in the out house
I went to our camp this past weekend, just for an evening. My husband and son went for the long weekend, but I can’t do that, there is mold and mildew and I am allergic, and anyway I can’t take three days off work just now. So I drove up there Saturday, late afternoon, a perfectly perfect day, just the right temperature, not a cloud in the sky, and the drive along the lake between here and there is always beautiful. On this day, the water was the darkest of teal, all dotted with tiny white sailboats.
I keep forgetting the windmills, built two summers ago, although I guess they are actually turbines, all stark and white and metal-looking but still, stunning. And along this drive there is a spot where you come down a big hill into a small town, and ten of these windmills are perched at the top of the next hill over. It is a very hilly place. And it’s a sight to behold, takes my breath away, really, the way they stand there like sentinels watching over the valley.
I should have stopped to take pictures, but the road was busy and my dog was panting, freaking out because he hates hates hates riding in the car and we were 30 minutes into a 45 minute drive. So I drove on by without taking pictures, but one day, soon, I will go back. And when I got to our camp I said to my husband, “I want a windmill, can we get one?” and of course, he just laughed, thinking I was kidding, but really, I want a windmill.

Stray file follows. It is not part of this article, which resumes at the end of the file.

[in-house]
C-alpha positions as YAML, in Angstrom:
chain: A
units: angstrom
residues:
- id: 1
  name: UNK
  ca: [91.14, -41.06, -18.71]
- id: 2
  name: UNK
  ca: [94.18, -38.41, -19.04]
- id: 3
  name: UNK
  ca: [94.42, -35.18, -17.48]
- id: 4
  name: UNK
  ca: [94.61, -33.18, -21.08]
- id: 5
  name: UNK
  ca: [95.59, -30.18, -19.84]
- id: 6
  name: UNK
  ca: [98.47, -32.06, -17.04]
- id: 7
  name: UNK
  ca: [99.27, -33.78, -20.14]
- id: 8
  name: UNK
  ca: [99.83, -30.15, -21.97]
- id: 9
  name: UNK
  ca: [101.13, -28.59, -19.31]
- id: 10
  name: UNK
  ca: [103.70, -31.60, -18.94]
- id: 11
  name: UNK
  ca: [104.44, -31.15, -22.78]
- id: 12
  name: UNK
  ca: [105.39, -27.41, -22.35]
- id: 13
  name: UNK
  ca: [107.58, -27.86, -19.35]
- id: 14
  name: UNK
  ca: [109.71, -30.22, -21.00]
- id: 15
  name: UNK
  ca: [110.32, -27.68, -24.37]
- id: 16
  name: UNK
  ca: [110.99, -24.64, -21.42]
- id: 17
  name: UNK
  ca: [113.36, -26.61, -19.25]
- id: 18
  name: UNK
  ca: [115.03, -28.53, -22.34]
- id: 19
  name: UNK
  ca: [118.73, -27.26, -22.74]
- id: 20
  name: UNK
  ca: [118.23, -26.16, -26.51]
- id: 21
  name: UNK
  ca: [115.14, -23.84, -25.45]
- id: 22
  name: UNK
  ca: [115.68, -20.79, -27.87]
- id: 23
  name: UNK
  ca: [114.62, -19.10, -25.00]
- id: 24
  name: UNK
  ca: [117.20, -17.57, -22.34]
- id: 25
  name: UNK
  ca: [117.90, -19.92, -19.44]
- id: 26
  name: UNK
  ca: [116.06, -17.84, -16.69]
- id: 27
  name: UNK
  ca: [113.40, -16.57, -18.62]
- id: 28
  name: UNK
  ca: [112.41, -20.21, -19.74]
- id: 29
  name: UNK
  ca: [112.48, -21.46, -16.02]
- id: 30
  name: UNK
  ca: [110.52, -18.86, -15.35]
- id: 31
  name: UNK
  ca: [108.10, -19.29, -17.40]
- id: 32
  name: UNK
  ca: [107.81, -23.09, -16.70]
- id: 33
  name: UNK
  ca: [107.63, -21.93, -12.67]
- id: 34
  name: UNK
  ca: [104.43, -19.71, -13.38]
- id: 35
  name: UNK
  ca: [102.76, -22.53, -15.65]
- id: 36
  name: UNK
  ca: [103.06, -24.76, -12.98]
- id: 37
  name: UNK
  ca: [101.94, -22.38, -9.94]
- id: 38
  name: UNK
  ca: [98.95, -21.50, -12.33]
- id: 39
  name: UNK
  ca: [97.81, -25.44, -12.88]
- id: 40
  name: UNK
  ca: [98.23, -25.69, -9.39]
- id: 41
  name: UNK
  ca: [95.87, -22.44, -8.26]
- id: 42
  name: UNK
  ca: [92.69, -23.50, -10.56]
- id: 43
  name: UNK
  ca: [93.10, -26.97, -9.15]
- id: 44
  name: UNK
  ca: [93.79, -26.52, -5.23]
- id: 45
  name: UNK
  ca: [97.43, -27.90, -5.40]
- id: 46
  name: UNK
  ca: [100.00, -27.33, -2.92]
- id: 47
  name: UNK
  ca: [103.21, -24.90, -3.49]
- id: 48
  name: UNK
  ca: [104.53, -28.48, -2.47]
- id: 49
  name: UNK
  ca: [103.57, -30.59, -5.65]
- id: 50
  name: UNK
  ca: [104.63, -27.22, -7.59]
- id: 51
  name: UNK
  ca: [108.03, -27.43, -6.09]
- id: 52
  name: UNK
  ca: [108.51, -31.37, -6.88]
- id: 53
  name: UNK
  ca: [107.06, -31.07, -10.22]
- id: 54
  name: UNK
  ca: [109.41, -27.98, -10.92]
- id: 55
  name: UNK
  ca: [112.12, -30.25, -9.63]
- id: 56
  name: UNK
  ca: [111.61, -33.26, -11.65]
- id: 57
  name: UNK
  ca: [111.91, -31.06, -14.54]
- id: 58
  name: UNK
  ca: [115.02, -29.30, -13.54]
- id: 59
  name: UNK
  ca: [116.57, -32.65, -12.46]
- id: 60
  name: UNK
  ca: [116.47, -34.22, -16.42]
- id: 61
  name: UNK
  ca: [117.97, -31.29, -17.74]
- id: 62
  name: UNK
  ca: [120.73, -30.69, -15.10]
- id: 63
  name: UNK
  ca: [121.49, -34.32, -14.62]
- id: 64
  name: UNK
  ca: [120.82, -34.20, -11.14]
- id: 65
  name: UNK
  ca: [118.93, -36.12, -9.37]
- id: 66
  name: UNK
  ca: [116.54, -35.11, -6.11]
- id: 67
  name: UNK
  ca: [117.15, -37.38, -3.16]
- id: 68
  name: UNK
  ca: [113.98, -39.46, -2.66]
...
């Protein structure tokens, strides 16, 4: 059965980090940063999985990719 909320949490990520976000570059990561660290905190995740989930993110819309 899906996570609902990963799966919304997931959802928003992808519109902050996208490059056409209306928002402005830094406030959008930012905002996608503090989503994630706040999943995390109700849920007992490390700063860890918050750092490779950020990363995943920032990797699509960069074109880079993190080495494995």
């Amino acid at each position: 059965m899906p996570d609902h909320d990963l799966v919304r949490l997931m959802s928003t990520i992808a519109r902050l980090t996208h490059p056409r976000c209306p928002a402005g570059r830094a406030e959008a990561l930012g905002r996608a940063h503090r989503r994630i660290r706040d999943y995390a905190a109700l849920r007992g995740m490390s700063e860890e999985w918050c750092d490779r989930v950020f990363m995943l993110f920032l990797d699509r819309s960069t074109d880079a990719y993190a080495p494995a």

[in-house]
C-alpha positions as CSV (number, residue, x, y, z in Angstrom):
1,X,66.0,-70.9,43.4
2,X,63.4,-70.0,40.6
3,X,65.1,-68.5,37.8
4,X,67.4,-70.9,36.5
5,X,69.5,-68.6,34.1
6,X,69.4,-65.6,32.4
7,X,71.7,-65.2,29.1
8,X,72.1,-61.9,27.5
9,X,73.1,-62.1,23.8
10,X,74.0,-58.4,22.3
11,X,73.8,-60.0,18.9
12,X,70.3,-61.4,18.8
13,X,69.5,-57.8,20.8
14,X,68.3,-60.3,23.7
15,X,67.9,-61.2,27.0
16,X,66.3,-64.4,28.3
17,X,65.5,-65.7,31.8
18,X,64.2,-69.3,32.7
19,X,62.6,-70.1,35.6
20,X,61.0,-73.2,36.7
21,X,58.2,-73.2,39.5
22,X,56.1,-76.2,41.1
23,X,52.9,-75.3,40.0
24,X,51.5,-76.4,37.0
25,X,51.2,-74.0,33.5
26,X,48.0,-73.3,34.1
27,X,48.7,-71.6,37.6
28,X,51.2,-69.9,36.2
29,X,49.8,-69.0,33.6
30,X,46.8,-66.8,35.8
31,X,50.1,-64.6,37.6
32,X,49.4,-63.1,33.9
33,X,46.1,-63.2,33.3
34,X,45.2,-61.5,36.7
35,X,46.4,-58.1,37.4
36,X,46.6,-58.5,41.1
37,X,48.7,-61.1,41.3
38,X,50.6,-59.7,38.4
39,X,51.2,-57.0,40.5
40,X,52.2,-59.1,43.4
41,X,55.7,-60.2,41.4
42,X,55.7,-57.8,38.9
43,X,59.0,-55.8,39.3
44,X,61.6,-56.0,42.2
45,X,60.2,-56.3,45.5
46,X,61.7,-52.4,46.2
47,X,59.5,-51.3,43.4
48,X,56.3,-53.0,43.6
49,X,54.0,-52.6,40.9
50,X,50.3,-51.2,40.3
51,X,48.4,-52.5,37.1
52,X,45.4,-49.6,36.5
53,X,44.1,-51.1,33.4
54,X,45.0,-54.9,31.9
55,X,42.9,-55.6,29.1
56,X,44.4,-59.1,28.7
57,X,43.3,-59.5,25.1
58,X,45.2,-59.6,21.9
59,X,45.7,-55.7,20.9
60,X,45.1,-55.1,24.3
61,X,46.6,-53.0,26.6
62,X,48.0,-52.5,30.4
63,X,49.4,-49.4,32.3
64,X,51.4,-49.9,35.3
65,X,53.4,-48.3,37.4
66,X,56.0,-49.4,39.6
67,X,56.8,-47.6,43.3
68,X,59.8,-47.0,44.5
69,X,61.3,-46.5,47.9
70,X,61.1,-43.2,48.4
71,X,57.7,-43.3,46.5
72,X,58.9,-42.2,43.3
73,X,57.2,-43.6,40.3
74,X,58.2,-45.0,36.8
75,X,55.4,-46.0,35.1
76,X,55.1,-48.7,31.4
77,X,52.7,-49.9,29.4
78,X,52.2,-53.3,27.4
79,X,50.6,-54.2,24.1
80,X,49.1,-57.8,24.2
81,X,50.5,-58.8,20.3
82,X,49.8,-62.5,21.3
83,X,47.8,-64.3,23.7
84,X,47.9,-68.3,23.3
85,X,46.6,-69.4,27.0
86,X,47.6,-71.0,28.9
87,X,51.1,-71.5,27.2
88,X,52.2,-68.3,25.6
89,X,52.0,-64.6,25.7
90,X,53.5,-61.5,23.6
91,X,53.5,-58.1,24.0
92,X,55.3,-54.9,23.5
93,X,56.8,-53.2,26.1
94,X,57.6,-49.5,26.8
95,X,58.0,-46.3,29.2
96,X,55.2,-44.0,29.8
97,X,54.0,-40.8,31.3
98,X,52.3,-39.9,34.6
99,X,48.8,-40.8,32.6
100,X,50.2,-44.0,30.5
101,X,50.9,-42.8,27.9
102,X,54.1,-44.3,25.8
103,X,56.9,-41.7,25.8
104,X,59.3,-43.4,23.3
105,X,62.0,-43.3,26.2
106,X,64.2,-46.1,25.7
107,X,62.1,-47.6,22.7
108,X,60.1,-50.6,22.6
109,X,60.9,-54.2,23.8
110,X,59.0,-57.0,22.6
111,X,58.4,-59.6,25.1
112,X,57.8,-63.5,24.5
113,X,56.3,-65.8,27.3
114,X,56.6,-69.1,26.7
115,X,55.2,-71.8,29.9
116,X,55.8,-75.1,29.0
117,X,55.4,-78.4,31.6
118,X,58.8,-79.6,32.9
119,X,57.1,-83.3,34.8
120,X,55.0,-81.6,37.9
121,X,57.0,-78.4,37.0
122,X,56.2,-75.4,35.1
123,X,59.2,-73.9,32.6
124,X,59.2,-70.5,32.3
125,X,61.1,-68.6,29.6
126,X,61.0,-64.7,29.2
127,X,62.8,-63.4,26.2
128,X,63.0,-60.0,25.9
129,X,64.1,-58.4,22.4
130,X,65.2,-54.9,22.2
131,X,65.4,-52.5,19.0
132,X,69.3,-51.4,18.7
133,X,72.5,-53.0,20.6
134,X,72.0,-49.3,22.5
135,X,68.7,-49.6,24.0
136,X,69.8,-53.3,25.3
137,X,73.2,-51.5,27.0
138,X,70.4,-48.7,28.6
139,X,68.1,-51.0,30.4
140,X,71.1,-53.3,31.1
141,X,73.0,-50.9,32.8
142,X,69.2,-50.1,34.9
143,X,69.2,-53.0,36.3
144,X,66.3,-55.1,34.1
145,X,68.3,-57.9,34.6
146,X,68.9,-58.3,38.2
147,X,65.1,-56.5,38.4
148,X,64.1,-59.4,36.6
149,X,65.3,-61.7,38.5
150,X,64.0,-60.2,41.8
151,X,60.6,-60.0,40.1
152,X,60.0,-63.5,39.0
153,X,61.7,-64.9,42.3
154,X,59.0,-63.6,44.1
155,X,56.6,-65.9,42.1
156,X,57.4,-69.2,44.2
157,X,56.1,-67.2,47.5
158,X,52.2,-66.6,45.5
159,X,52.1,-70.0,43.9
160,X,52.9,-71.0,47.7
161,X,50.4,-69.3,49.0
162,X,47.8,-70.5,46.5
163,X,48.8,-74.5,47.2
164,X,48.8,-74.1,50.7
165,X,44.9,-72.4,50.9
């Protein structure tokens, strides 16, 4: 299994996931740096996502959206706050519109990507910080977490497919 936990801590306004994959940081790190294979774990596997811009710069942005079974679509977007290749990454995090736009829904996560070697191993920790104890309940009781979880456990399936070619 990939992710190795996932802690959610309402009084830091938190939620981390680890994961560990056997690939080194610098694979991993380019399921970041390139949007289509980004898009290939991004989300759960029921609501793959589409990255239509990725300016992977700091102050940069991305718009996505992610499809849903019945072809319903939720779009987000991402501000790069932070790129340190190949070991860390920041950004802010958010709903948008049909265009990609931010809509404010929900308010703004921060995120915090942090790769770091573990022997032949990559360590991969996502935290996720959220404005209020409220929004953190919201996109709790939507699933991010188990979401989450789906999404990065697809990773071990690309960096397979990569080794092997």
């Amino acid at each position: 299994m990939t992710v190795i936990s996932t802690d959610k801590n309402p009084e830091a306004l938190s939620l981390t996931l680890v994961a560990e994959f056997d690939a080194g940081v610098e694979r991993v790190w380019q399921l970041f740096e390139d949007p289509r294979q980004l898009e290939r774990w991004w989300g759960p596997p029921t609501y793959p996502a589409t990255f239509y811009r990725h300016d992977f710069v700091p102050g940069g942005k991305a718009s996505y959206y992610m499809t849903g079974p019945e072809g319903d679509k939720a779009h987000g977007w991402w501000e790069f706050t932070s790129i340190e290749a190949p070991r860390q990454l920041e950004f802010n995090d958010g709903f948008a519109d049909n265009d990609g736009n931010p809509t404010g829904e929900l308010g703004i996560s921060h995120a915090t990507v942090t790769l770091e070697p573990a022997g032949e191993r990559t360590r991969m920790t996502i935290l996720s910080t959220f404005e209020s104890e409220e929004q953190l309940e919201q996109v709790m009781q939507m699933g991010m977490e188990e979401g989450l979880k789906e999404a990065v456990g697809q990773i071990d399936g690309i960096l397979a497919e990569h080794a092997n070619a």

And then I sat down and listened to the wind in the trees, poplars and pine, that wonderful sound, and I watched the poplar leaves dance back and forth. I thought of the trees that have fallen, these poplars that are dying one by one, two of them have landed on the cabin. And this is where we got married, on the bridge that crossed the stream, but now that has fallen, too.
And I thought of our dog, the other dog, the one that died three years ago now, how camp was always his favorite place and we took him there the weekend before he died, even though the weekend before that he didn’t want to go, could barely move as the kids and my husband packed up to leave. But that next weekend we took him, not knowing it was his last weekend. And when it was dark, we went for the walk that we always walk, and we stopped in the spot where we always stop and we listened for the splash in the neighbor’s pond that we always knew was coming. That weekend, it was like he was a puppy again.
And then suddenly, out of nowhere, I was crying, not just misty- eyed but balling, missing all these things that are gone. So I went to the outhouse to collect myself and dry my eyes. The photo above shows what I saw facing out through the doorway of a door that no longer closes. Still life with outhouse, framed. (It faces into our woods, privacy isn’t an issue, and I went back, afterwards, to take the picture, in case you were wondering.)
Later, as I was leaving, to drive home to care for these cats and to sleep in my bed, I walked out to the road and saw the Milky Way, perfectly perfect, every star in the sky visible. And then as I drove I watched the moon rise, just beyond a long stretch of farm. It was huge and orange, tucked behind wispy clouds, more harvest moon than end of May moon. And again, I wanted to stop for a picture, it was that incredible, that memorable, but again, I had my dog in the back and his panting had risen beyond frantic, so I kept driving. And then I was home.
But in that short span of time, just six hours,
I saw a lifetime of fabulous views.